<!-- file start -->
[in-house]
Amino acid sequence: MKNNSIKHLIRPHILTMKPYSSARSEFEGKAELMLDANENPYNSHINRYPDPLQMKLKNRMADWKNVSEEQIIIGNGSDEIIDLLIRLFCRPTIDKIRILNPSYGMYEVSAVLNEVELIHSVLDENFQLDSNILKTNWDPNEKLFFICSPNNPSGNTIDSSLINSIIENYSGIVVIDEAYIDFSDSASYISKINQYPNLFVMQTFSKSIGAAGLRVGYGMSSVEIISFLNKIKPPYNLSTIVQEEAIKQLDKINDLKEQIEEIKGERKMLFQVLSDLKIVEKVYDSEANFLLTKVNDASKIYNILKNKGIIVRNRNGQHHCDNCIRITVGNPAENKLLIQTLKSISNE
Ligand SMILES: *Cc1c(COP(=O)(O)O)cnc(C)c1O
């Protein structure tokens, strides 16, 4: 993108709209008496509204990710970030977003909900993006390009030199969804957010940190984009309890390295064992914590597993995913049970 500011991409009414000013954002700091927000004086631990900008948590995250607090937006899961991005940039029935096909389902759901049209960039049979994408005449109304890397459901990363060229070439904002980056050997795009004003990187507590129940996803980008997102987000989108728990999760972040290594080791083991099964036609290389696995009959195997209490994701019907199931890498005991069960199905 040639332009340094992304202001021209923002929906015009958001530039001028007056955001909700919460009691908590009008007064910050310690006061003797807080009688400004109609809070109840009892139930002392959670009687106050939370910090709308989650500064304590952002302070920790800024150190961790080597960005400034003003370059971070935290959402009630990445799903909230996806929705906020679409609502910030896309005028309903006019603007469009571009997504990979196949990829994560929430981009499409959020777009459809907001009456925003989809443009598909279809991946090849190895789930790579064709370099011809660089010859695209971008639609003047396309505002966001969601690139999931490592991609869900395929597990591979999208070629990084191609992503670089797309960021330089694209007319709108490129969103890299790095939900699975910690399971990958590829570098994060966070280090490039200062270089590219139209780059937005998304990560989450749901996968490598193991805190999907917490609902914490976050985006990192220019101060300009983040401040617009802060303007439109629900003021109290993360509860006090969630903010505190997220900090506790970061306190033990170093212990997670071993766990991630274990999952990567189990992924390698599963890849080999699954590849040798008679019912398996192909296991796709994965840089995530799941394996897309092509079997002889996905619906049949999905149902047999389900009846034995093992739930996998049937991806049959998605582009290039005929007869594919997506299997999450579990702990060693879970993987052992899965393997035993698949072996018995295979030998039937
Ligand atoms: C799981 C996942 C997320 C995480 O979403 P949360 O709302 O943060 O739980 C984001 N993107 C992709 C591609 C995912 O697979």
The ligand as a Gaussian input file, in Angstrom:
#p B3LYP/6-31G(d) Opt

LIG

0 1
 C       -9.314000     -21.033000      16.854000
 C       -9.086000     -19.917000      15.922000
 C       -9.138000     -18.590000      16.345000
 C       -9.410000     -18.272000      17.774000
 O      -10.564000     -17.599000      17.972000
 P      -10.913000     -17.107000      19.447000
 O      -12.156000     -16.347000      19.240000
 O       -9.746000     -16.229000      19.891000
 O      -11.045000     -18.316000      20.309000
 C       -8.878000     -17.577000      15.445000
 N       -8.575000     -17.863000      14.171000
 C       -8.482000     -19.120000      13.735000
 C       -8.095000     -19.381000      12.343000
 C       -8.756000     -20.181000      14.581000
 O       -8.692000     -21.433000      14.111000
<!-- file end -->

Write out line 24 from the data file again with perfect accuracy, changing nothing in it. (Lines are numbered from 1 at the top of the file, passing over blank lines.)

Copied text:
 O       -8.692000     -21.433000      14.111000